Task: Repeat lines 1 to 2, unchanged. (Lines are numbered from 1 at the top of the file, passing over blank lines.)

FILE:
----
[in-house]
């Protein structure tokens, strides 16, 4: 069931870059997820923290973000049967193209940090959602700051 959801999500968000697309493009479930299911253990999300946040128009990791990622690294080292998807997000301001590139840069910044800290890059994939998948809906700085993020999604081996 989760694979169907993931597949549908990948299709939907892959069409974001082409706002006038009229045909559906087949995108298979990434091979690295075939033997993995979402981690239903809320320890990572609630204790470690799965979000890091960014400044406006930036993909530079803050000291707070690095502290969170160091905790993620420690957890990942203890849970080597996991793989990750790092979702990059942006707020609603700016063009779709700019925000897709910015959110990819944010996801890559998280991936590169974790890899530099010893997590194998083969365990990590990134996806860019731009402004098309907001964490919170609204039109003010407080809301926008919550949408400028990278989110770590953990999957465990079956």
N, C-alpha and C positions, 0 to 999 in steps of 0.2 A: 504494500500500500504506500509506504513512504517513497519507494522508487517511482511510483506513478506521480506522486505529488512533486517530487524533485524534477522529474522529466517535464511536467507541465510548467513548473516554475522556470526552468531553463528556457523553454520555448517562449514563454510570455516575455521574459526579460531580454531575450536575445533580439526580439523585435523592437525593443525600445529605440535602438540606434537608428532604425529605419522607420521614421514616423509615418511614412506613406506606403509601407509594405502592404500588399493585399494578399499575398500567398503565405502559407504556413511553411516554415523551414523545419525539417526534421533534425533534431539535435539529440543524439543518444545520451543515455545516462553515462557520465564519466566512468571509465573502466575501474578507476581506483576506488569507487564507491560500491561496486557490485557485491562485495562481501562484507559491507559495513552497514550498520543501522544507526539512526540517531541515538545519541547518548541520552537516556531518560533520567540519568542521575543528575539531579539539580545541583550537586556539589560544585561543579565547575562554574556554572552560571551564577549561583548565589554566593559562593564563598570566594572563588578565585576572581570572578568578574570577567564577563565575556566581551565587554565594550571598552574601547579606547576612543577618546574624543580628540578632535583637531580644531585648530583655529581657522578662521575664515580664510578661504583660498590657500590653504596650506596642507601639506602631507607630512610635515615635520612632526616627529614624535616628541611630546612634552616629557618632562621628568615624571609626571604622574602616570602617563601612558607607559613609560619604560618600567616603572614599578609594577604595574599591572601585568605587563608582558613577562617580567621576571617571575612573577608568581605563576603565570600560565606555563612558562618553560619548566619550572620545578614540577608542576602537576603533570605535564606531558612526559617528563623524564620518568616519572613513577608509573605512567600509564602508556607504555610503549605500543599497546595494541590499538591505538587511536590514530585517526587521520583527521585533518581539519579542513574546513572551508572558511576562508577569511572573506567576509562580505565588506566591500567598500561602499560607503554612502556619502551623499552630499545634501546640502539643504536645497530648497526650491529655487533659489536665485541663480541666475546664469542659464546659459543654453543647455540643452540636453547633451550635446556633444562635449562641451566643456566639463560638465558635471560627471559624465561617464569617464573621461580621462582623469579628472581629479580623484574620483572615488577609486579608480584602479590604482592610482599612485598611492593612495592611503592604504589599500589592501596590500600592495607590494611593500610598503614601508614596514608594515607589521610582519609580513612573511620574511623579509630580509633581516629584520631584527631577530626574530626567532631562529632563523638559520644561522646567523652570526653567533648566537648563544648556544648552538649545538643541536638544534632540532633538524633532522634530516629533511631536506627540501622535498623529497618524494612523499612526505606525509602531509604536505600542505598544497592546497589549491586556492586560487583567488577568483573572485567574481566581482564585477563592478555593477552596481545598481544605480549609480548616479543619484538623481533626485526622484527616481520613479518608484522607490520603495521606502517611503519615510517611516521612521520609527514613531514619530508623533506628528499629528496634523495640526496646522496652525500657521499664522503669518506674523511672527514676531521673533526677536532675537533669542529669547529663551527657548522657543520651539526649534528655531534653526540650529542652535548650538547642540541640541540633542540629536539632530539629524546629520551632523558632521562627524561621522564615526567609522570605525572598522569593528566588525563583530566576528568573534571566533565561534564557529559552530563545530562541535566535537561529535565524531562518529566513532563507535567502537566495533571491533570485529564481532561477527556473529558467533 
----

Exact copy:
[in-house]
């Protein structure tokens, strides 16, 4: 069931870059997820923290973000049967193209940090959602700051 959801999500968000697309493009479930299911253990999300946040128009990791990622690294080292998807997000301001590139840069910044800290890059994939998948809906700085993020999604081996 989760694979169907993931597949549908990948299709939907892959069409974001082409706002006038009229045909559906087949995108298979990434091979690295075939033997993995979402981690239903809320320890990572609630204790470690799965979000890091960014400044406006930036993909530079803050000291707070690095502290969170160091905790993620420690957890990942203890849970080597996991793989990750790092979702990059942006707020609603700016063009779709700019925000897709910015959110990819944010996801890559998280991936590169974790890899530099010893997590194998083969365990990590990134996806860019731009402004098309907001964490919170609204039109003010407080809301926008919550949408400028990278989110770590953990999957465990079956």